NIU Department of Mathematical Sciences

Our workstations use a graphical display system called X11, designed at MIT. If you don't have a strong preference for the alternative, Sun's OpenWindows, we urge you to use X11 which requires less memory.

All software which uses graphics (Netscape, PostScript and DVI previewers, image viewers) must run under such a graphical user interface; moreover many ordinary non-graphics programs run better under X-Windows. That's why it is important to learn using it.

Starting X11

You can only start X-Windows on the computer you are in front of, i.e. when you are physically sitting at the workstation. Do not try any of what follows if you are logged on remotely by modem or over the network.

Just after you log in type the command xinit and press Return. The screen should become gray, and some windows will start popping up. On the slower machines the whole process can take half a minute or so.

From now on you'll be doing many things with a mouse. Most of the time the left mouse button is used. The interface is somewhat similar to Microsoft Windows or the Macintosh Finder, but there are several differences and it will be confusing at first.

Carrying on

You should now see a clock and a few windows and icons. Let's start with the icons. Move the mouse pointer on top of a small icon labeled "home3" and click the left mouse button. The icon should change into a window with a Unix prompt in it. Type some command in it, like ls. You should see the listing of your files. Each window is a separate environment, as if you were logged in several times simultaneously.

Now click the box with a circle inside, in the top left corner of the window. The window goes away, but not entirely - it just shrinks and becomes an icon again.

Open a window again; press and hold the left mouse button in the middle of the title bar, the shaded bar at the top of the window. When you "grab" the title bar like this, the window will move about along with the mouse until you release the button. That's how you can rearrange most of the windows on the screen.

To resize a window, do the same - click and hold the button - but this time inside the box in the top right corner. When you move the mouse and it hits any edge of the window, that edge will start moving. This lets you make a window smaller or larger. But it's not a good idea to do that while the window shows some application (like elm or an editor) which displays things depending on the original size of the window - such programs will get confused and you may see bizarre results.

If one window is partially covered by others, you can bring it to the front of the display by clicking it once on the title bar. This is fine when the title bar is visible - but what if the window you want to get at is completely covered up? You can tell the window in front to jump all the way to the back by clicking the title bar with the middle mouse button. It is somewhat difficult to describe this with words, so you should now spend some time playing with the windows.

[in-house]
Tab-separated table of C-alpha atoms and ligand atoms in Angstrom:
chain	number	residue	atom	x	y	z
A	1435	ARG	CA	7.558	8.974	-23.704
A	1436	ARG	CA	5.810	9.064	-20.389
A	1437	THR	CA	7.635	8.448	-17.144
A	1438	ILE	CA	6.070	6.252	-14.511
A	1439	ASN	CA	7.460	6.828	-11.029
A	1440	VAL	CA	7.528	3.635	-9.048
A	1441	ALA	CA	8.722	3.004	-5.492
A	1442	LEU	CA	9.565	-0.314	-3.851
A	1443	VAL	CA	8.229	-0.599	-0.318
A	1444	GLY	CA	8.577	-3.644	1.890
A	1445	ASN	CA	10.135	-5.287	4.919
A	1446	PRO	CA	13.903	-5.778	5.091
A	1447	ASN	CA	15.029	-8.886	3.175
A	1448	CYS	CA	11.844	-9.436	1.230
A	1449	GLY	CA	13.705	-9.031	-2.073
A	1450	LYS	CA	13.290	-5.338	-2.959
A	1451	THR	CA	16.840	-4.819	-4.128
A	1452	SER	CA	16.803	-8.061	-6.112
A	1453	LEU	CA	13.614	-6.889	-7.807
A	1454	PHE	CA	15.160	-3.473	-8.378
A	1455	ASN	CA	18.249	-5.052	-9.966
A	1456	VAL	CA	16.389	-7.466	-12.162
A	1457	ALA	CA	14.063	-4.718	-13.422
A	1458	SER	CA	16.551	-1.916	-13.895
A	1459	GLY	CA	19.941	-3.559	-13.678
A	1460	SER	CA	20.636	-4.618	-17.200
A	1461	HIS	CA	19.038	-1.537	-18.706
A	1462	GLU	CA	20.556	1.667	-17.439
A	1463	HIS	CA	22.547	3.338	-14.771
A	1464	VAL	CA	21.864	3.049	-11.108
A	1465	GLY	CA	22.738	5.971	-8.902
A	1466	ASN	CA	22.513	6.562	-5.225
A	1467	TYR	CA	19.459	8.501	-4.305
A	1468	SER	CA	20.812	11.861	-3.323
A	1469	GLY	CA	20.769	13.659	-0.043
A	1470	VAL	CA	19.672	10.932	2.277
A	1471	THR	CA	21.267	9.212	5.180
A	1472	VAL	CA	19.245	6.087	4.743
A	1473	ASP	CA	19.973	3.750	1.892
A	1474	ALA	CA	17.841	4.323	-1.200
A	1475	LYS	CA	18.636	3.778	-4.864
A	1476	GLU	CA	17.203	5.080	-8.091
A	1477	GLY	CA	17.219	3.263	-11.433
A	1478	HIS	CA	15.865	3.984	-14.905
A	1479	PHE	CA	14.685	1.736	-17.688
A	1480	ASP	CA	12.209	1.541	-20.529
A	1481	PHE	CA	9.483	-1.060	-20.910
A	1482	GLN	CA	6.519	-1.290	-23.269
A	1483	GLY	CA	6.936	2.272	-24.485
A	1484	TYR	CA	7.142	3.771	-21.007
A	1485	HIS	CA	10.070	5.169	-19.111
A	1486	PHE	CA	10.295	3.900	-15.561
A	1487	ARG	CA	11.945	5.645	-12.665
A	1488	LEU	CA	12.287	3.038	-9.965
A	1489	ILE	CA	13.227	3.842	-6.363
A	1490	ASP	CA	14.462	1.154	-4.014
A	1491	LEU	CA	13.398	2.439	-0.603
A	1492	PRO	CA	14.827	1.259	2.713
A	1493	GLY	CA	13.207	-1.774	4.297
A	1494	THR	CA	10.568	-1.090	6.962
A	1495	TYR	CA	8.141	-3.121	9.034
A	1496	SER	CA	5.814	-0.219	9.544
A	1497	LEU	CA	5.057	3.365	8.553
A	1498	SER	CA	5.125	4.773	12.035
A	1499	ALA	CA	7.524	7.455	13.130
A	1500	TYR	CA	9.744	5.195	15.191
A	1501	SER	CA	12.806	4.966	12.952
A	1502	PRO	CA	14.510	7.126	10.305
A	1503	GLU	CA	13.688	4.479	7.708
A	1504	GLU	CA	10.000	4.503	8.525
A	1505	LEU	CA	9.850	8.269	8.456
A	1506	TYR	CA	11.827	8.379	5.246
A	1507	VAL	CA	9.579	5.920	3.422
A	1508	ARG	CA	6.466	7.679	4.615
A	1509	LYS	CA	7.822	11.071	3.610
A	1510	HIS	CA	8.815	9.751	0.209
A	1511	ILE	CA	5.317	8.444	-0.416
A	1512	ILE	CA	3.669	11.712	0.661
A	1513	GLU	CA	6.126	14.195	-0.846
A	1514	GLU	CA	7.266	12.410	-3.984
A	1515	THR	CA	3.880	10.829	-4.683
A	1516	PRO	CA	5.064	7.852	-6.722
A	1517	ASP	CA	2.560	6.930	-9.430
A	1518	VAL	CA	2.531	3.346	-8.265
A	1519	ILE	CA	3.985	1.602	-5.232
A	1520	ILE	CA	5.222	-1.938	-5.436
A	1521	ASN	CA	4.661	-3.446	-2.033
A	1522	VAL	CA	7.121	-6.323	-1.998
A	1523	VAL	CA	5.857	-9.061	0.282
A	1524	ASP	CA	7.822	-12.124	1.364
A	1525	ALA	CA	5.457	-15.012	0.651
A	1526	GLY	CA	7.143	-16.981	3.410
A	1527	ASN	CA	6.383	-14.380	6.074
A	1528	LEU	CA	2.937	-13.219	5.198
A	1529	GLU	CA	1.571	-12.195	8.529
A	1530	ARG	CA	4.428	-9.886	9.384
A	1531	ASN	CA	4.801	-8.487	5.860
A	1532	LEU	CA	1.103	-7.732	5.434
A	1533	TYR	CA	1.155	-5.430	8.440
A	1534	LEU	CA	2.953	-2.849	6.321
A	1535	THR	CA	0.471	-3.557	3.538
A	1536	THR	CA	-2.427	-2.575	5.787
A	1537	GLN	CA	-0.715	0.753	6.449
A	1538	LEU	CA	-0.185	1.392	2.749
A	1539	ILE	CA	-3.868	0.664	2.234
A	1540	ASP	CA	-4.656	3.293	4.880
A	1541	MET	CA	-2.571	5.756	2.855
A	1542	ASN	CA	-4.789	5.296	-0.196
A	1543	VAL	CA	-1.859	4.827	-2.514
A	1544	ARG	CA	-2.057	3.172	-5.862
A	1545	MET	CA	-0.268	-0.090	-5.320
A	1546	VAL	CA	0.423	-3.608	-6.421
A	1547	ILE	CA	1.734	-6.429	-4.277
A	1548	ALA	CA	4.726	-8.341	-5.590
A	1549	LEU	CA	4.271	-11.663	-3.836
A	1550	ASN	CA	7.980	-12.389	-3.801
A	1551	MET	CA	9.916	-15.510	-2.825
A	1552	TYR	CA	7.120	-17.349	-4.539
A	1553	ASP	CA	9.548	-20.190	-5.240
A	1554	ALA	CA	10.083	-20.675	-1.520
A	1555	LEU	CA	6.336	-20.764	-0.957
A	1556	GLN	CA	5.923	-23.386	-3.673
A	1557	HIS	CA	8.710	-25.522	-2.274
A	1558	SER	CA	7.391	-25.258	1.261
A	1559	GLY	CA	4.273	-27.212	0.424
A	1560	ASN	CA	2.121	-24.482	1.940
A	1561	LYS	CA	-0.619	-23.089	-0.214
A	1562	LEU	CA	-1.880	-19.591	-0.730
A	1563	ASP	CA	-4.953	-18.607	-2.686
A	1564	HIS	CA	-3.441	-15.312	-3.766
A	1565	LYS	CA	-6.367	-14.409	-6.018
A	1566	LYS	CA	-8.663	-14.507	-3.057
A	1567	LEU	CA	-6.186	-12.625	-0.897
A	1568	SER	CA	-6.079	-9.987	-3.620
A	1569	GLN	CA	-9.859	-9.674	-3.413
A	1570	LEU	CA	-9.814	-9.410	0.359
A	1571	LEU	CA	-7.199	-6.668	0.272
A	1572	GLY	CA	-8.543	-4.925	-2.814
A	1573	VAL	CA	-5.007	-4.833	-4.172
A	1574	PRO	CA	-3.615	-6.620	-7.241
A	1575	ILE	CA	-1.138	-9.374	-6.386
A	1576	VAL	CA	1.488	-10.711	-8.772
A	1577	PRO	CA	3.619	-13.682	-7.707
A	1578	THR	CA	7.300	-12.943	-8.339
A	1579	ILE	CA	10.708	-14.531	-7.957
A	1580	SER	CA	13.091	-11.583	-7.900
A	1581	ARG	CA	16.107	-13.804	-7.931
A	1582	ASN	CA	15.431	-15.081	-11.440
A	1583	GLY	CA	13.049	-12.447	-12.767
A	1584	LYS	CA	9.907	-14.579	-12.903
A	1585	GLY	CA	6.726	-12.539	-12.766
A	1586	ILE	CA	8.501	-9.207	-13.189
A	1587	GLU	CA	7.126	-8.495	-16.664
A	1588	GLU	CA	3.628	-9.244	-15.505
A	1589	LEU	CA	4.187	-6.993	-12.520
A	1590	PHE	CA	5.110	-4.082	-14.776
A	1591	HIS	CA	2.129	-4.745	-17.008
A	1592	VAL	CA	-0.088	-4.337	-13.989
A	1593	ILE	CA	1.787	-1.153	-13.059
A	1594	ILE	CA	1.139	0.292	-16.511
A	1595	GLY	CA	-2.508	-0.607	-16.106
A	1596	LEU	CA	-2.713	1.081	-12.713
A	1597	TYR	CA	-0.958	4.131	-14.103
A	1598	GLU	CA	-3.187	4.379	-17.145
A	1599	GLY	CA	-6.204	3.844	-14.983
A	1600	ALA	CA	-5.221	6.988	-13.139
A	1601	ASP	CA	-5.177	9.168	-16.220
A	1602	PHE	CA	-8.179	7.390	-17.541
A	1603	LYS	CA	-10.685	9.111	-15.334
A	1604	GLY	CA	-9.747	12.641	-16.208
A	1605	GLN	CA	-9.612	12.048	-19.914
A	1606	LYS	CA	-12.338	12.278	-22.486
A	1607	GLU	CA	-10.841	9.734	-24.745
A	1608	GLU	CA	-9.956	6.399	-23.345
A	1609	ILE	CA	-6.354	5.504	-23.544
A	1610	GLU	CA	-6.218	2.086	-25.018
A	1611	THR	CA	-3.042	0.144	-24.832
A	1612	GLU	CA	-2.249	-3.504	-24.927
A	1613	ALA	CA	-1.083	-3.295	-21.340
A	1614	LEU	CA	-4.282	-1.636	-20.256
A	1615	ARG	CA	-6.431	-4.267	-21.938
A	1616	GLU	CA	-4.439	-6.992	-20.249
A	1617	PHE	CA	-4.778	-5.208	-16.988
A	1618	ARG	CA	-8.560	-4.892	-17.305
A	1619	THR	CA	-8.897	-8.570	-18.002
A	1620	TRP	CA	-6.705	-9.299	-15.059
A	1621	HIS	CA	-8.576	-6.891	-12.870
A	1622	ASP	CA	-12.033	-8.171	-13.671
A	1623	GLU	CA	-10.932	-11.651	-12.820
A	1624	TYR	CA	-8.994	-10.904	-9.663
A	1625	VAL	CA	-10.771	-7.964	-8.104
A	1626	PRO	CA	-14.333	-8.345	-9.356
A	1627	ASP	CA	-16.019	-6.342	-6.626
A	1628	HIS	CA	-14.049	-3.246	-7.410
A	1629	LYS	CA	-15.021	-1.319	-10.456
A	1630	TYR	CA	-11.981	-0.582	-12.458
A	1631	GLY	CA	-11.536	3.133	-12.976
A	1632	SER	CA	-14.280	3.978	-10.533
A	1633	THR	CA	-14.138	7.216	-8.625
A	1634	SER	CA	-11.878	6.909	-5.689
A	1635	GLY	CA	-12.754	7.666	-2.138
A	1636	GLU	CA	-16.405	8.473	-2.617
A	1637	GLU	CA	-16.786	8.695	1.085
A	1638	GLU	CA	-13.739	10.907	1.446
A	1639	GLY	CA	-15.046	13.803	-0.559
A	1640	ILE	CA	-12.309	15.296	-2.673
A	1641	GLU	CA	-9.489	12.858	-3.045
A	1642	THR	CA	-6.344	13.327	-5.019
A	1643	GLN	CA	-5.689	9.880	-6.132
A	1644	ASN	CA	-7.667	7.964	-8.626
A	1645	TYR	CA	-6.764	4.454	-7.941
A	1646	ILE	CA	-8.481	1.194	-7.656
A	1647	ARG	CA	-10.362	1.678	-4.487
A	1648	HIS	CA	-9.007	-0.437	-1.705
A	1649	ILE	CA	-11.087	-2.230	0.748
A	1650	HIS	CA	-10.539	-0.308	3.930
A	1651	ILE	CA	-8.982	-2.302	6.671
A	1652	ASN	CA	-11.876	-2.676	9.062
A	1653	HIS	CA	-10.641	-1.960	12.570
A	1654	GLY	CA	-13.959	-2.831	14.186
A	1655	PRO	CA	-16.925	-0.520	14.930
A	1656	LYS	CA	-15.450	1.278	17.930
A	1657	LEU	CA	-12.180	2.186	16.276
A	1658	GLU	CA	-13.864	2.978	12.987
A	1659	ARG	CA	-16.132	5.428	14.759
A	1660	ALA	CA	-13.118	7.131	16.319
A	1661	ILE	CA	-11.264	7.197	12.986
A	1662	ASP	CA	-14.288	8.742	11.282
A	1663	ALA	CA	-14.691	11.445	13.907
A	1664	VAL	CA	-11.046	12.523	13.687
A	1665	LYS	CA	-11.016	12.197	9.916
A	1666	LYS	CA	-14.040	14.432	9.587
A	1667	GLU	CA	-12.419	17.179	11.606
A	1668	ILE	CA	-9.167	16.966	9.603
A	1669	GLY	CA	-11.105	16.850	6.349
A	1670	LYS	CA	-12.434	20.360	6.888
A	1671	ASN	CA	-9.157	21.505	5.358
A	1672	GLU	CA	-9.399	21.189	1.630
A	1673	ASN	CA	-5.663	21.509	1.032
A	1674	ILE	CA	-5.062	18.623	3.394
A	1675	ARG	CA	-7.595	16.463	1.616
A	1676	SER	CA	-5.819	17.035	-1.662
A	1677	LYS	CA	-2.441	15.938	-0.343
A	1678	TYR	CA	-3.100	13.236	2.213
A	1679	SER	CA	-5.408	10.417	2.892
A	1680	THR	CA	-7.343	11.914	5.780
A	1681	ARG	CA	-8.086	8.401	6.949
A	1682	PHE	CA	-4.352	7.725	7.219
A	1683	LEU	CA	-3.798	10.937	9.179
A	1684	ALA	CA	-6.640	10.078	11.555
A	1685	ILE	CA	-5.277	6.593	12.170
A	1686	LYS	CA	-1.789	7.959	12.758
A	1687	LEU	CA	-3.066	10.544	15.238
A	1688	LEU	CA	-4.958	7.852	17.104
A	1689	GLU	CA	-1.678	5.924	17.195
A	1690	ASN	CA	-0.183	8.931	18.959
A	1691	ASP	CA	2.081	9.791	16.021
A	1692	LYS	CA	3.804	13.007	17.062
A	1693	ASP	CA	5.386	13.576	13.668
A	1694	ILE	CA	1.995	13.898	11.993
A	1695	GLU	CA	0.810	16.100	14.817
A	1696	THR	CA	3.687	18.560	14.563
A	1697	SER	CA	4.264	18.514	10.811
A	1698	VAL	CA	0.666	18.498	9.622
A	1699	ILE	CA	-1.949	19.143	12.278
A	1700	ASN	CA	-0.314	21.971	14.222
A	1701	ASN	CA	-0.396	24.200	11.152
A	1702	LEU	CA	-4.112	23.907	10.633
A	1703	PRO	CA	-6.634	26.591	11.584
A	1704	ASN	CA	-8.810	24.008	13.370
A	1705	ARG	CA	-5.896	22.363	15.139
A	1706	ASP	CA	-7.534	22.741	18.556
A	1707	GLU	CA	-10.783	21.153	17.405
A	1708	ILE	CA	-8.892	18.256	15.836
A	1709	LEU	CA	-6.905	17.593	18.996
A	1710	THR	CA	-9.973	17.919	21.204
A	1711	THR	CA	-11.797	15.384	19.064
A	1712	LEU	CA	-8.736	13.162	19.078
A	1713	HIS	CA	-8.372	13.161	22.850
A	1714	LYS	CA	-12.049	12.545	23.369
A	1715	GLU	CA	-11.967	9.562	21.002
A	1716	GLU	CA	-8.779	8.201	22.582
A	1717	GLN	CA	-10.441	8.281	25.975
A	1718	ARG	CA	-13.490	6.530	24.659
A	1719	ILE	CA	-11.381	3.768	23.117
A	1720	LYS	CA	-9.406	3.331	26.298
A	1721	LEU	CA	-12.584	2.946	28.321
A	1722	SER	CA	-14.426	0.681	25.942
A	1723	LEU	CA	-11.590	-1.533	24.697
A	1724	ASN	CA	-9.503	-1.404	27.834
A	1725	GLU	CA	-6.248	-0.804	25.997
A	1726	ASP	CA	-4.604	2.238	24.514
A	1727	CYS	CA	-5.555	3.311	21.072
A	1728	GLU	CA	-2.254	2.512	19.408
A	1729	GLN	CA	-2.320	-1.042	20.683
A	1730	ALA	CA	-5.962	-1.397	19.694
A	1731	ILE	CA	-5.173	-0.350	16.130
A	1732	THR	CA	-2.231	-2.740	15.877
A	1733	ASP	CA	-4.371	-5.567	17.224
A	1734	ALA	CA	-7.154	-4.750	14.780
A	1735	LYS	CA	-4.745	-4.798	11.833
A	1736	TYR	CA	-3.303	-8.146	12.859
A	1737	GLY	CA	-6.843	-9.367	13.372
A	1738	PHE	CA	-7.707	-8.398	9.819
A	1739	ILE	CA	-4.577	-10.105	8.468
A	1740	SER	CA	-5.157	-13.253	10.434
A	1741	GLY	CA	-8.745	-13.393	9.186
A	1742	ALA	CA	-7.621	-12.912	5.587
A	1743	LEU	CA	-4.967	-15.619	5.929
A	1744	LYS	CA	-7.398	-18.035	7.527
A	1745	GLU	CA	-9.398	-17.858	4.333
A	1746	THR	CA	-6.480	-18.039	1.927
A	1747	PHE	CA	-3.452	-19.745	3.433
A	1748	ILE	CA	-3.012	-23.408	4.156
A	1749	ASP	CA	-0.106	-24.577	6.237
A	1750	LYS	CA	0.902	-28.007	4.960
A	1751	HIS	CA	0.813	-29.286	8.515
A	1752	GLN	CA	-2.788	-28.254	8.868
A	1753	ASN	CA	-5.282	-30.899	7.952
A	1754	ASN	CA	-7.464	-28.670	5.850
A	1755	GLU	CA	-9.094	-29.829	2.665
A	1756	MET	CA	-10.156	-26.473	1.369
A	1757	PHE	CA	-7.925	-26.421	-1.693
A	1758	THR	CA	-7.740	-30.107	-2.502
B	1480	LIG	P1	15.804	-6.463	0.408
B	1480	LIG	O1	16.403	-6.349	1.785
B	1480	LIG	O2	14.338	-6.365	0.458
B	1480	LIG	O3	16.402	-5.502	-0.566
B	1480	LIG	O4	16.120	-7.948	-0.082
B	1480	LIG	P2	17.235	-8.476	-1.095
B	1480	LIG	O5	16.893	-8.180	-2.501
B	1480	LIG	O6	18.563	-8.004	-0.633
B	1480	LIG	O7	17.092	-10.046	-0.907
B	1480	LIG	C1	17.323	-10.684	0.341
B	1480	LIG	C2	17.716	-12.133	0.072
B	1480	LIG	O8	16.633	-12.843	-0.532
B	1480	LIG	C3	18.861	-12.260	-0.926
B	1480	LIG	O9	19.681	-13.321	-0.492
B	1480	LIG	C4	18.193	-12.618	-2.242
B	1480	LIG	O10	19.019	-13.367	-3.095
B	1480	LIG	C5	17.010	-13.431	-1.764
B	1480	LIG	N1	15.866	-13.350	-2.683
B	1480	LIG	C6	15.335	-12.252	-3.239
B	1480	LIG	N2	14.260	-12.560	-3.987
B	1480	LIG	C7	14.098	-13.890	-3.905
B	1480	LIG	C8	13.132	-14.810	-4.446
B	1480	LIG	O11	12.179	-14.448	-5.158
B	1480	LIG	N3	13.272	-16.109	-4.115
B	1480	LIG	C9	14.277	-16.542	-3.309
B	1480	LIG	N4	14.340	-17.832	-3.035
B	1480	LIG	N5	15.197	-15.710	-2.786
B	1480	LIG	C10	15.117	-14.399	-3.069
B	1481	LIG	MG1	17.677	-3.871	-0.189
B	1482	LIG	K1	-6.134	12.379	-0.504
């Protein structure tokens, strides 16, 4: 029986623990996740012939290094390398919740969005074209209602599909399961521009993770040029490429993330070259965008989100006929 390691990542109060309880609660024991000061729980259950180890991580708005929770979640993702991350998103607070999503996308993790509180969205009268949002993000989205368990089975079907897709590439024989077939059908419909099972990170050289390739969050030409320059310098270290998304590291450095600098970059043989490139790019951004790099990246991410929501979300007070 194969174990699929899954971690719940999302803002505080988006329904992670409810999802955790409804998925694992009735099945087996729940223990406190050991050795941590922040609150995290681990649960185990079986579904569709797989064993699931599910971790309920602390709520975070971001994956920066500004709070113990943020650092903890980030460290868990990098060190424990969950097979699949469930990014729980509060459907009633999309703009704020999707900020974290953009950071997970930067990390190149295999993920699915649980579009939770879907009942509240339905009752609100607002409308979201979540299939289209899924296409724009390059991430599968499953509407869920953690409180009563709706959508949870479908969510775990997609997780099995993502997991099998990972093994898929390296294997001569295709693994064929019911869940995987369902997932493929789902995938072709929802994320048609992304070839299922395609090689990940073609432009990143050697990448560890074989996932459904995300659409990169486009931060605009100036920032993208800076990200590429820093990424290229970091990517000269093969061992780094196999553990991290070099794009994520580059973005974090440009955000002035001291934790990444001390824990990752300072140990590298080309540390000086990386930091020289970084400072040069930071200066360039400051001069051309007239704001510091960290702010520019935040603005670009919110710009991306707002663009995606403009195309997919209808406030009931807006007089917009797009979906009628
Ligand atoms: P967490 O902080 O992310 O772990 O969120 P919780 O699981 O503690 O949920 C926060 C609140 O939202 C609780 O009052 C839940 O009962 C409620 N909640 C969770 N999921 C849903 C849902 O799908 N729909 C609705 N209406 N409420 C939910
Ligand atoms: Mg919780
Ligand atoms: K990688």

Running programs

You can start various programs by typing a command in a window. In some cases, when the program does not use graphics, it will simply run inside that window as if it were the computer's screen. Try the pico editor or elm to see how that works.

Other programs, such as netscape or nedit will open their own window - when a "wireframe" outline shows up, move it with the mouse where you want it to be, and click the left button to place it on the screen.

The computer can run several processes at once. To take advantage of that try saying nedit &. The ampersand will make the program "run in the background", so you can continue doing other things in that window. But be careful about starting up too many programs - some, especially Netscape, eat up quite a bit of memory. This may slow the computer down to a crawl, or make it stop responding altogether. In that case use another workstation to send mail to the system manager who will try to clear things up.

Getting out

First quit all applications you started - mail, Web browser, etc. Then type exit in all or at least most of the windows. Finally, move the mouse anywhere over the gray background, press and hold the left button. A menu will pop up. Holding the button down slide the mouse all the way to the item "Exit" and let go of the button. After a while the screen will clear and you'll be back where you started. Type exit one more time to log out all the way.

Customizing your setup

Positions of windows, font sizes, menu items etc. can be changed by modifying a few configuration files - .xinitrc, .twmrc and .Xdefaults. However, doing this the right way is not trivial. Please do not attempt to do so until you learn much more about the way X11 works. For now just mail your requests to and the system manager will try to adjust the settings to your liking.

Last modified: 8/21/97 by